Jess Weixler and Jennifer Prediger in 'Trouble Dolls'

Jess Weixler, right, and Jennifer Prediger in a scene from the film "Trouble Dolls," which they cowrote, codirected and costar in. The film is having its world premiere as part of the 2014 Los Angeles Film Festival. (StarStream Entertainment)

A lighthearted exploration of friendship and personal growth, the film “Trouble Dolls” grew out of the budding friendship of its makers. Having its world premiere on Sunday as part of the Los Angeles Film Festival, the movie is a collaboration between actresses Jess Weixler and Jennifer Prediger, who not only appear as costars but also both make their debuts as writer-directors.

The two were first introduced by mutual friends and then Weixler sublet Prediger’s sublet apartment when she was moving to New York for a recurring role on TV’s “The Good Wife.” When Prediger moved back in, the two were briefly roommates and it wasn’t long before they began writing together, crafting what would eventually become “Trouble Dolls.”

In the film, Olivia (Prediger) and Nicole (Weixler) are aspiring actress/artist/performers in New York City struggling to pay the rent even with their lenient, eccentric landlord (Jeffry Tambor). After Olivia’s beloved cat Seagull unexpectedly dies, they make their way to Los Angeles, where they end up auditioning for a reality show talent contest overseen by Nicole's aunt (Megan Mullally). Will Forte plays a guy who tries to help the girls out and Bob Byington appears as Mullally’s beleaguered husband.

With a heightened, madcap sensibility, the film at times veers playfully toward the absurd, building to Olivia and Nicole putting on a ridiculous performance piece as their big audition. Which isn’t to say the film doesn’t have a grounding in an emotional reality — Prediger’s cat really died while the two were living together — giving it additional heft. And that combination of reality and fiction also aided them both as performers and directors.

“When Seagull dies in the movie I had to relive my cat dying,” recalled Prediger during a recent interview alongside Weixler ahead of LAFF. “And Jess, it was such a gentle touch as a friend but also this incredible moment where she was a wonderful director of me in that moment and brought out this vulnerability. It was an incredible coupling of friendship and directing.”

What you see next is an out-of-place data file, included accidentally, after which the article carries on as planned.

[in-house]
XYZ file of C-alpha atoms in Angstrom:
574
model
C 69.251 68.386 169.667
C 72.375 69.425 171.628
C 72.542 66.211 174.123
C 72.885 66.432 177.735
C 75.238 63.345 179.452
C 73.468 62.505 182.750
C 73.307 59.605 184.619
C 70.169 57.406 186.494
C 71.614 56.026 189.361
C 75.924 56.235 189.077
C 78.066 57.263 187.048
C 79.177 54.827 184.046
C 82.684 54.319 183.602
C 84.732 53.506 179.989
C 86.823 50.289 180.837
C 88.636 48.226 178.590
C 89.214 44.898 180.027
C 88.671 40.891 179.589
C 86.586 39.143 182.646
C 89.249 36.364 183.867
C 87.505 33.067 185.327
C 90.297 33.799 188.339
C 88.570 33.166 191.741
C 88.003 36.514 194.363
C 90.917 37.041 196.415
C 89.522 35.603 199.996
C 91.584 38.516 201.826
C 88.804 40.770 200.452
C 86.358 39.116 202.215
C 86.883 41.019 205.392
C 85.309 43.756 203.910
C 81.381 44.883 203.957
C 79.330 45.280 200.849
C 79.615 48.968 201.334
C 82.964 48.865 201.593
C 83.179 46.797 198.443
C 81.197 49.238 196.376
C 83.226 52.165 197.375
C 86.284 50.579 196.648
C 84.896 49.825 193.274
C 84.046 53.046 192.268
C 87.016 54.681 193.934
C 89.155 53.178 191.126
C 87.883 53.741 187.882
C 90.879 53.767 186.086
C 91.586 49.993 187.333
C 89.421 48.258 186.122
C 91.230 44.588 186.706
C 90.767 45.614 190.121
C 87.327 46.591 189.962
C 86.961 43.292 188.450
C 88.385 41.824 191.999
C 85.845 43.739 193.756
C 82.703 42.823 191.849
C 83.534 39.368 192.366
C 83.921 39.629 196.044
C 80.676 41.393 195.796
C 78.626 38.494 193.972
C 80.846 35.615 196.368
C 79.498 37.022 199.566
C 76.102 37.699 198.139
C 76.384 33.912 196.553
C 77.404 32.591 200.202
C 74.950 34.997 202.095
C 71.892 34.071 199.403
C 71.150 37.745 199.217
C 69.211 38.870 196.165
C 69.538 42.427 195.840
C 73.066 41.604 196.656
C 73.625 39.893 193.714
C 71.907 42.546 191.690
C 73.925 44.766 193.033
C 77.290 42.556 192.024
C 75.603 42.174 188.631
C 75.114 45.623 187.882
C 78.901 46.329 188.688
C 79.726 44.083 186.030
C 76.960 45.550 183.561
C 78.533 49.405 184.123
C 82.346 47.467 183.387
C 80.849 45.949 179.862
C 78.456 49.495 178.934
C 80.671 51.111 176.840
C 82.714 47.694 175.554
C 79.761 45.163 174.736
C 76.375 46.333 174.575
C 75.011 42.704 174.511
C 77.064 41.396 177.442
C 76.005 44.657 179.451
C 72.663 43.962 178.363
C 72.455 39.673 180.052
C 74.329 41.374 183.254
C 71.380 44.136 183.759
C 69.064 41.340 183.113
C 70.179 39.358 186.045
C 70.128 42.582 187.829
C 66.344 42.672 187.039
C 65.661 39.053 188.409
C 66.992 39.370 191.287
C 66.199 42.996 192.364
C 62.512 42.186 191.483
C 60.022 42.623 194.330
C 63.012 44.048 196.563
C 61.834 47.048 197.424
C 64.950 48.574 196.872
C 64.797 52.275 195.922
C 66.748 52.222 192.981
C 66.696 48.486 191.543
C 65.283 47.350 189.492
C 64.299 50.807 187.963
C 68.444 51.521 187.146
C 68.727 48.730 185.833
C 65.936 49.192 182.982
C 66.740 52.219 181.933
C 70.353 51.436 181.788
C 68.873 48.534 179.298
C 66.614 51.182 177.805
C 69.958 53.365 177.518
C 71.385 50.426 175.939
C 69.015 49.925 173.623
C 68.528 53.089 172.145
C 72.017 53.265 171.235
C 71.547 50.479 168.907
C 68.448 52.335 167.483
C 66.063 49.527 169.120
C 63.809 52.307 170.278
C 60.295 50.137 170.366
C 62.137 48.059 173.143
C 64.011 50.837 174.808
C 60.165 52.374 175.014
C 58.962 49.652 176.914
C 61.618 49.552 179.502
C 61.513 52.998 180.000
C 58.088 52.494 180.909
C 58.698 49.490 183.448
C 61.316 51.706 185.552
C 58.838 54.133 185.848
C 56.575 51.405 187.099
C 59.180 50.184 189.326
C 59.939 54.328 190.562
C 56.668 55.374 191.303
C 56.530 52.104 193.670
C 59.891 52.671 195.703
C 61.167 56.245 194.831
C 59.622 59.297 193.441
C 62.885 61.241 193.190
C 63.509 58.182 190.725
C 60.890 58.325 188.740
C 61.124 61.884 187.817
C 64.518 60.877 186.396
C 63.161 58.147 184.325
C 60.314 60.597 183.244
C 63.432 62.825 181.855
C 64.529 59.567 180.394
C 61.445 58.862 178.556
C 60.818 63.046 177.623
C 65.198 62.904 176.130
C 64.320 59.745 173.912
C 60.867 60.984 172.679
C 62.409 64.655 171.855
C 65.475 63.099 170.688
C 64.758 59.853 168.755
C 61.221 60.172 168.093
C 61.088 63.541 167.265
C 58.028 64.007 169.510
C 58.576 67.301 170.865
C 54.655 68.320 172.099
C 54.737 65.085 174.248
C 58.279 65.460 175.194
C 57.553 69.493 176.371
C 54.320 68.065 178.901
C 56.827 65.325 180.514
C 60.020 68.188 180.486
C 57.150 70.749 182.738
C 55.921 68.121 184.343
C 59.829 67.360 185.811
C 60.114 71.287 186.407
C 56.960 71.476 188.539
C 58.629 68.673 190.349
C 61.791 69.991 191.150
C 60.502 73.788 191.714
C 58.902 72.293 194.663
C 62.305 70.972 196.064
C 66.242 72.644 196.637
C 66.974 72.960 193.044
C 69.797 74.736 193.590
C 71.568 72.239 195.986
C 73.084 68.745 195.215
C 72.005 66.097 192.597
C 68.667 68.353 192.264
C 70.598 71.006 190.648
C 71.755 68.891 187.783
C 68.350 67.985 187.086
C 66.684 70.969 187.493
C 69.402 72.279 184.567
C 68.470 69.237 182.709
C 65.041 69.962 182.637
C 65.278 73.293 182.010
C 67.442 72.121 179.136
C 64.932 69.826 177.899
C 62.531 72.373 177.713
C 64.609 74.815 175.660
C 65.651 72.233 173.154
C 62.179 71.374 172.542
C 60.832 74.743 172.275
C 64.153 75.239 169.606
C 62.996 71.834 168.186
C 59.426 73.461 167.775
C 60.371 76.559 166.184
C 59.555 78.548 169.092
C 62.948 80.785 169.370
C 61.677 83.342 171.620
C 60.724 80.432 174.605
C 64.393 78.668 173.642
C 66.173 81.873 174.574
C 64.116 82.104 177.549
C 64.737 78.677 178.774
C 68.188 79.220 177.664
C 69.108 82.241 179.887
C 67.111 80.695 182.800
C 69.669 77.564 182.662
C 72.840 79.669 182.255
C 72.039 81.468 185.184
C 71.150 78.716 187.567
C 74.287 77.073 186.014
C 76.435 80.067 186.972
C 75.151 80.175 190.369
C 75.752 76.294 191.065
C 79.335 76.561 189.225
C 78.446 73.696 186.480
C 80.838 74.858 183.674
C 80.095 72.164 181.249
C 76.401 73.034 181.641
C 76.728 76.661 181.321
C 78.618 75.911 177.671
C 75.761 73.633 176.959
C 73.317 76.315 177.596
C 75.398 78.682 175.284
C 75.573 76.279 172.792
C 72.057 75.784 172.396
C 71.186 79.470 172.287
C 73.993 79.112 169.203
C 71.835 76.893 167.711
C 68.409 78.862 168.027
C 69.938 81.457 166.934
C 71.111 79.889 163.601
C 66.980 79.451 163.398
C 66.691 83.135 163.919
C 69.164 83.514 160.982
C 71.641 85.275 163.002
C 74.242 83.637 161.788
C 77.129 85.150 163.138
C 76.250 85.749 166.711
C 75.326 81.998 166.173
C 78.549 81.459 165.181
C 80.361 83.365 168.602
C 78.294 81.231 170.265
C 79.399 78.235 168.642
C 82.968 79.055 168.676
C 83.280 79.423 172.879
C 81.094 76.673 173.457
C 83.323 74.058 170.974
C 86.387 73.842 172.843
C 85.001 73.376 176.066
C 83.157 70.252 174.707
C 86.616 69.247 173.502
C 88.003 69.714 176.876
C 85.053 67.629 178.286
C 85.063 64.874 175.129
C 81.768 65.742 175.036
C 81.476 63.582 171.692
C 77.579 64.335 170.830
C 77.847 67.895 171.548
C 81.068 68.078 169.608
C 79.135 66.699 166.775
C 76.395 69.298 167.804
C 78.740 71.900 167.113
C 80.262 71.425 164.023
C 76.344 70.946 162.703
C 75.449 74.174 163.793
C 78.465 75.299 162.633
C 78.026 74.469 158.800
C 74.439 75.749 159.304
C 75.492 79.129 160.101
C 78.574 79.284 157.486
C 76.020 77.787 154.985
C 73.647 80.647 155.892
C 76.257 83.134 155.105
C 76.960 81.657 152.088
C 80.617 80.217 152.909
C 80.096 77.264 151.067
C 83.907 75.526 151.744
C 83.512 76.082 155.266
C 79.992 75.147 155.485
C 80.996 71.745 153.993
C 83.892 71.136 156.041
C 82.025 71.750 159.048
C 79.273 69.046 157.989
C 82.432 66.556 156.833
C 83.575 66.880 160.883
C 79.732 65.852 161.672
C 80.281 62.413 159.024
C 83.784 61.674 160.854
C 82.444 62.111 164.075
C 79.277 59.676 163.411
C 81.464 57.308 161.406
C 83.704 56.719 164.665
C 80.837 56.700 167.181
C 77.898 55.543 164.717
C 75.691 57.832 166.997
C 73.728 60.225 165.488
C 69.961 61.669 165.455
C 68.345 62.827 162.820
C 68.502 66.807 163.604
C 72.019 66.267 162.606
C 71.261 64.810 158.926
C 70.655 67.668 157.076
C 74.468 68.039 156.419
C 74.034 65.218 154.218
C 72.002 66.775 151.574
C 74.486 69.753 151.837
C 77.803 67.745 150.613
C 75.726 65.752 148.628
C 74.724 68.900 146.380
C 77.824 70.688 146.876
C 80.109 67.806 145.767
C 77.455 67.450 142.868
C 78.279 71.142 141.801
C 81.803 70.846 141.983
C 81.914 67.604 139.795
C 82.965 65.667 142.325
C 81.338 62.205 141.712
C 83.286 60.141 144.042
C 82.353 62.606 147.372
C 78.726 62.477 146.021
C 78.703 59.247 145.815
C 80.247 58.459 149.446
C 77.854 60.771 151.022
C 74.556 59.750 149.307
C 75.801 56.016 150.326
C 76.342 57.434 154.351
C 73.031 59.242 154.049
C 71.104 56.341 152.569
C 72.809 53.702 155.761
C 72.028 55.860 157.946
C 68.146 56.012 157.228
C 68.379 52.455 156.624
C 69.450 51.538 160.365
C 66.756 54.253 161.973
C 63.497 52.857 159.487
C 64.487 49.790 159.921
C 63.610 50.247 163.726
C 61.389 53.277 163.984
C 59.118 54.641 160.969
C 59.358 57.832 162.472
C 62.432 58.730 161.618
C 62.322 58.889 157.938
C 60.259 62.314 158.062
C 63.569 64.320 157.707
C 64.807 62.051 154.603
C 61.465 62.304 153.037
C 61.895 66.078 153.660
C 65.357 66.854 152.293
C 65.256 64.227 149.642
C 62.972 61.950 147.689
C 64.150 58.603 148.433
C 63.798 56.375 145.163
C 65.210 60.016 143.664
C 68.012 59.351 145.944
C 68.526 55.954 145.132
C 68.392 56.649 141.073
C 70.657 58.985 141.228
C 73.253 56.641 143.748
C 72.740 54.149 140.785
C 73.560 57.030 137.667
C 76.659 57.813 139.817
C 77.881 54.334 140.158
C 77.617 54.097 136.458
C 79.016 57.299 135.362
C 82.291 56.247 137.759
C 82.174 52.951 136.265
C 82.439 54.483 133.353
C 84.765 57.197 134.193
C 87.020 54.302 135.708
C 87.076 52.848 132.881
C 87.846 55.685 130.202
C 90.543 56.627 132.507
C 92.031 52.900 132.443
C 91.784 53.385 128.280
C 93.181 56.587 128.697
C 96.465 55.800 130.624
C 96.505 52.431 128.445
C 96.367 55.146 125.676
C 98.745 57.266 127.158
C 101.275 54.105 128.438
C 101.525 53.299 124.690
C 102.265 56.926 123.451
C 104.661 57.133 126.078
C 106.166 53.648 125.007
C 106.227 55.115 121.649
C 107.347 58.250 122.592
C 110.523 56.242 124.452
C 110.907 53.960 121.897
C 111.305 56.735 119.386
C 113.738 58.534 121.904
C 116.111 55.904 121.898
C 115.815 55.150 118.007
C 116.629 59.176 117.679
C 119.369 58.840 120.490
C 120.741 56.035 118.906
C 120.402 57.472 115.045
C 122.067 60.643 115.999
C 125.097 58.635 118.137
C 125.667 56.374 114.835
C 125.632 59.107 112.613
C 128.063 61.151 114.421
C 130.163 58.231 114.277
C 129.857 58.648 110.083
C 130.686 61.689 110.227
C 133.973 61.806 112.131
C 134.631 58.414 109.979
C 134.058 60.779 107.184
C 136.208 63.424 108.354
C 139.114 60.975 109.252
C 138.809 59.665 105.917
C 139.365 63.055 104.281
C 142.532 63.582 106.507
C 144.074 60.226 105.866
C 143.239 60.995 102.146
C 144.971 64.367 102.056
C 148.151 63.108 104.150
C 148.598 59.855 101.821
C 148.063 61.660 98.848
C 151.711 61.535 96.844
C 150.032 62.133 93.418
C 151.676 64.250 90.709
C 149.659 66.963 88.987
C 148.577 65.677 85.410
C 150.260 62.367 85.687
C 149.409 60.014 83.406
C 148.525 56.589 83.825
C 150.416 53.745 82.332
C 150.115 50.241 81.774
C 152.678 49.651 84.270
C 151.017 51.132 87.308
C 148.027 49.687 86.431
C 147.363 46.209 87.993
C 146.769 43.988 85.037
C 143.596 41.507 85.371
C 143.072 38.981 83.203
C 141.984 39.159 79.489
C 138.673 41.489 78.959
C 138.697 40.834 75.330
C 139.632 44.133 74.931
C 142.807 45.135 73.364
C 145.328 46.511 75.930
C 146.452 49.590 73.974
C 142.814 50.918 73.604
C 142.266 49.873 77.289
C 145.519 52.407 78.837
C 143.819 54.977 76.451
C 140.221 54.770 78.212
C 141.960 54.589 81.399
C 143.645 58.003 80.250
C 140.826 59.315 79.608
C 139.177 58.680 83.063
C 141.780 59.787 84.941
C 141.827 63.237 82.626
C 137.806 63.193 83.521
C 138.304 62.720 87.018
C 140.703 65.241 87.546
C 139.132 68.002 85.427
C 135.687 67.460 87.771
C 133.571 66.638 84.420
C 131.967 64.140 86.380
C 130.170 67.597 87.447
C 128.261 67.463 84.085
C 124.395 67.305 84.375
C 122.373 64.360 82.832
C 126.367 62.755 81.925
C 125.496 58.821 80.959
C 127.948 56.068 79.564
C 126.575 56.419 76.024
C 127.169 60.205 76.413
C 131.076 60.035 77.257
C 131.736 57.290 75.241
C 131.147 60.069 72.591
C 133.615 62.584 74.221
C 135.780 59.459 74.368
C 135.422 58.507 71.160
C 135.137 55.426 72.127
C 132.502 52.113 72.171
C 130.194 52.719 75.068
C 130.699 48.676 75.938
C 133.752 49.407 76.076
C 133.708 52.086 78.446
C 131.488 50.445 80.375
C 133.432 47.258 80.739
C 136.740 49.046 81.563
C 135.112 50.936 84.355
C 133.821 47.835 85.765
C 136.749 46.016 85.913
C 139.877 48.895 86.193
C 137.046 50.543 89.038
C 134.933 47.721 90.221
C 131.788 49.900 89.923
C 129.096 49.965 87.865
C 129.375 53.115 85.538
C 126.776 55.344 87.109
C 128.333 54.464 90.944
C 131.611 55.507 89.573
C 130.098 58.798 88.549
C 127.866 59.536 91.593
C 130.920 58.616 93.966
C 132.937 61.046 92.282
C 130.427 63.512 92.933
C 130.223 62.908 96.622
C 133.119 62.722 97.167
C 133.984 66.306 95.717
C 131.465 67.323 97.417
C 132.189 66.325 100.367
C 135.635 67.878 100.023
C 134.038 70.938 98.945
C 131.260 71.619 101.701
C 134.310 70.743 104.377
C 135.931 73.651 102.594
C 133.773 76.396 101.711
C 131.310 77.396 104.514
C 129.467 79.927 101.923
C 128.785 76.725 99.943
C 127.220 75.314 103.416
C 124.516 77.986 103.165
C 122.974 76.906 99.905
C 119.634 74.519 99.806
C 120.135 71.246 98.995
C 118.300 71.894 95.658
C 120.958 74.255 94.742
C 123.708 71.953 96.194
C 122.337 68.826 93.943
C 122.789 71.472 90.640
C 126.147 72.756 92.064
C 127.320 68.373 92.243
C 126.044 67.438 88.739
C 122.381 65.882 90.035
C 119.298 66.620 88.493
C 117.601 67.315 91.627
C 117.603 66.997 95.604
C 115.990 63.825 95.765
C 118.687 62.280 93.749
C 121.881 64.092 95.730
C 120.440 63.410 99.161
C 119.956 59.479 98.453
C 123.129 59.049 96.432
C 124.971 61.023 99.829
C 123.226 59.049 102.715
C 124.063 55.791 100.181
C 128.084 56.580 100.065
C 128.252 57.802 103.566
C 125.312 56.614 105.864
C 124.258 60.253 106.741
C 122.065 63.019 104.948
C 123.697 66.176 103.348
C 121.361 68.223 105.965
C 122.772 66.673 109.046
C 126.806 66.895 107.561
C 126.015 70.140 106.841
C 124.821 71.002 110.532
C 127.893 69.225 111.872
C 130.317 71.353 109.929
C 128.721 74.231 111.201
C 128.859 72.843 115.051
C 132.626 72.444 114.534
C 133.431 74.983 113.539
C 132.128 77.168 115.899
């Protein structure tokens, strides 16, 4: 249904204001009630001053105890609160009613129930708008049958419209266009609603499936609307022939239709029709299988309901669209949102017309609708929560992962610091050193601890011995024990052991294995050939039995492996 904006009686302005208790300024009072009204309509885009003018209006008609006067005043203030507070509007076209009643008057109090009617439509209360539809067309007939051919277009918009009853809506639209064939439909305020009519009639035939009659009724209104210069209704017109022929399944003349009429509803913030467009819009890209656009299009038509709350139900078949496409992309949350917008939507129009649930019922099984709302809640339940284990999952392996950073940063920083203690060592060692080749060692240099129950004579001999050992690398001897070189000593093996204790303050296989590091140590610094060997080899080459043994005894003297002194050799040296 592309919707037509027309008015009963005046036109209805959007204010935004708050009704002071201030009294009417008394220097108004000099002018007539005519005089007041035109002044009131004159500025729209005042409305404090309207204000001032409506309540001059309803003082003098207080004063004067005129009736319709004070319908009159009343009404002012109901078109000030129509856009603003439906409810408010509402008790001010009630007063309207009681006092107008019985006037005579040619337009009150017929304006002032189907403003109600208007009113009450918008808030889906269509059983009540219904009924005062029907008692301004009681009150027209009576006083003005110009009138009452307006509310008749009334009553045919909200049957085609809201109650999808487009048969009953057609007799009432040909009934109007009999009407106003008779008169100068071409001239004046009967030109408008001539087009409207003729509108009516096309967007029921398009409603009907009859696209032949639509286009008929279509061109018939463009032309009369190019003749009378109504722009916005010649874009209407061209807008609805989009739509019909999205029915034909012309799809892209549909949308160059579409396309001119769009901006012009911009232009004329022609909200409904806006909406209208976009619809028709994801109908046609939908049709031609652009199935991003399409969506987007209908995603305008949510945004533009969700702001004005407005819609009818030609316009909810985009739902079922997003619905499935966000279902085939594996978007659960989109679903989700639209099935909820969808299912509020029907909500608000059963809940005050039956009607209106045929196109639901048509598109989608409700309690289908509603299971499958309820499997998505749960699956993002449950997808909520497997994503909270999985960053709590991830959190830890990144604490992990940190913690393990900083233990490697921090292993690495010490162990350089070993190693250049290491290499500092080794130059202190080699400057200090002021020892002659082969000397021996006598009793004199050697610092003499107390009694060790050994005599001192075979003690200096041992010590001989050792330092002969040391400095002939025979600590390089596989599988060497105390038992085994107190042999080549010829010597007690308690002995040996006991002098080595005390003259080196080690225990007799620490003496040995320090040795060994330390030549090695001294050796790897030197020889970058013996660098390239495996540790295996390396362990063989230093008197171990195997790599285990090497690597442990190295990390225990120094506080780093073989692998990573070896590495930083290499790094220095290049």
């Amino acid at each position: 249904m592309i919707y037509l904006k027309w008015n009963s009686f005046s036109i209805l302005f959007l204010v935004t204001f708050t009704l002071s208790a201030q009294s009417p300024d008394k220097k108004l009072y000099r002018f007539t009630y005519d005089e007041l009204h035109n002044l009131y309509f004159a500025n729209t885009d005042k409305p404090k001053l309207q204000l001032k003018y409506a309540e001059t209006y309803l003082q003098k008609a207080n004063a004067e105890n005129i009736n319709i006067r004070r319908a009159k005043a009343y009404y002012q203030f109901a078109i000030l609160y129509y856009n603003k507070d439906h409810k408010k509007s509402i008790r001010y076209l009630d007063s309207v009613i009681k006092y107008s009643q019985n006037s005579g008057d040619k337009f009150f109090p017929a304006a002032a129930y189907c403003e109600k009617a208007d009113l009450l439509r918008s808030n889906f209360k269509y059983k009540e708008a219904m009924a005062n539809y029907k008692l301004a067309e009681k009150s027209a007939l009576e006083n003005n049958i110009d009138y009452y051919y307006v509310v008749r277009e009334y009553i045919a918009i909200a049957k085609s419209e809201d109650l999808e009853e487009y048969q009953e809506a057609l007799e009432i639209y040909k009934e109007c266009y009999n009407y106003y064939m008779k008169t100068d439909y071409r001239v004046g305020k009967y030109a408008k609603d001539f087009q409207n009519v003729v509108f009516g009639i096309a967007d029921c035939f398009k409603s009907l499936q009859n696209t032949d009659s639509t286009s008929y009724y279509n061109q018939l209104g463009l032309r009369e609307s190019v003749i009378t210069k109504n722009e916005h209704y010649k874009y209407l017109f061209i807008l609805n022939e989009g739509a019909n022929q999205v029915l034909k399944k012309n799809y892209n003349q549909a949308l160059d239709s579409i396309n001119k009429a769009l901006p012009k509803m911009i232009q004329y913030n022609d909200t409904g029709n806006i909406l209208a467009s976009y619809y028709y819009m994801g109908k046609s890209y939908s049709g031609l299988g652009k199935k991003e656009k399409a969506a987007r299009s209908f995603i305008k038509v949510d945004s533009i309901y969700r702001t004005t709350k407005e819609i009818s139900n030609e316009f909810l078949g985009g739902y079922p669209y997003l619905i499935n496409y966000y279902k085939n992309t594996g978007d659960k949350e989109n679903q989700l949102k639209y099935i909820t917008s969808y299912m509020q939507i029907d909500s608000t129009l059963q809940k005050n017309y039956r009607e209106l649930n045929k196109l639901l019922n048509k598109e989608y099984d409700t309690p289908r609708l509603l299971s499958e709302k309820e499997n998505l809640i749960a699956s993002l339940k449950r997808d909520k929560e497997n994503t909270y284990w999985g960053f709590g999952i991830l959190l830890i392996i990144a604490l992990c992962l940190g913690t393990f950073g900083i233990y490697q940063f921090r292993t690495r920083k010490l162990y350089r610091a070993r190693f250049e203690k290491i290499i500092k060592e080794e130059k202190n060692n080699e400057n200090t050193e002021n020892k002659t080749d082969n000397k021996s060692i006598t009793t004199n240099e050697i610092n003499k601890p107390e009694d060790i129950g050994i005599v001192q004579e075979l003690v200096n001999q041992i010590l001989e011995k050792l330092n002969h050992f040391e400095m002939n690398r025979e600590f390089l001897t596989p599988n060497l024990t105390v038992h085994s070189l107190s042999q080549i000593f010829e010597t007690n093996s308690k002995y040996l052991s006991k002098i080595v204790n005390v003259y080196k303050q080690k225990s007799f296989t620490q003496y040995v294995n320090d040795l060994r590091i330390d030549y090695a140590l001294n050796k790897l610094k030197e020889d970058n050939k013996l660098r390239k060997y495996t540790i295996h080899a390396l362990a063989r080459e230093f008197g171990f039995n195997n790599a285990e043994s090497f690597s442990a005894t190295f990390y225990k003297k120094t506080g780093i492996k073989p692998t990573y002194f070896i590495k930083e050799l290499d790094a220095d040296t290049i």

“We were whispering in each other’s ears,” added Weixler. “As actors we could keep it between us and be kind of intimate.”

The pair were initially inspired by buddy comedies such as “The Odd Couple,” “Withnail & I” and “Dumb and Dumber,” as well as “Laverne and Shirley” or even the real-life friendship of Tina Fey and Amy Poehler. “Trouble Dolls” also falls in line with the recent string of projects, many set in New York City, that explore female friendship and the experiences of young women, from “Girls” and “Frances Ha” to this year’s Sundance entries “Obvious Child” and “Appropriate Behavior” to the South by Southwest prize winner “Fort Tilden.” Not that Prediger and Weixler meant to be jumping on any bandwagons.

“That was a weird thing, we didn’t really realize that there were other groups or pairs of women, in various settings throughout Brooklyn and New York doing the exact same thing at the exact same time we were,” said Prediger. “It's just sort of something that gets in the water. It was sort of shocking to see the lineups for Sundance and South By Southwest this year: ‘Oh, God, it’s one brown-haired girl, one blond girl doing something crazy.’ "

Though both Prediger and Weixler are pursuing their own individual writing-directing projects now, they don’t rule out collaborating again. They both also acknowledge that there was something reassuring and supportive for each of them in having a copilot on their writing and directing debut.

“There was an odd momentum in having a partner, it created a lot of energy,” said Prediger. “It’s hard to get yourself to write and to make something happen, but when you have the dual energy sources, like an alternating current, it keeps propelling the whole thing forward.”

Without missing a beat, Weixler proved the point by adding the punchline, “It’s science.”

Follow Mark Olsen on Twitter @IndieFocus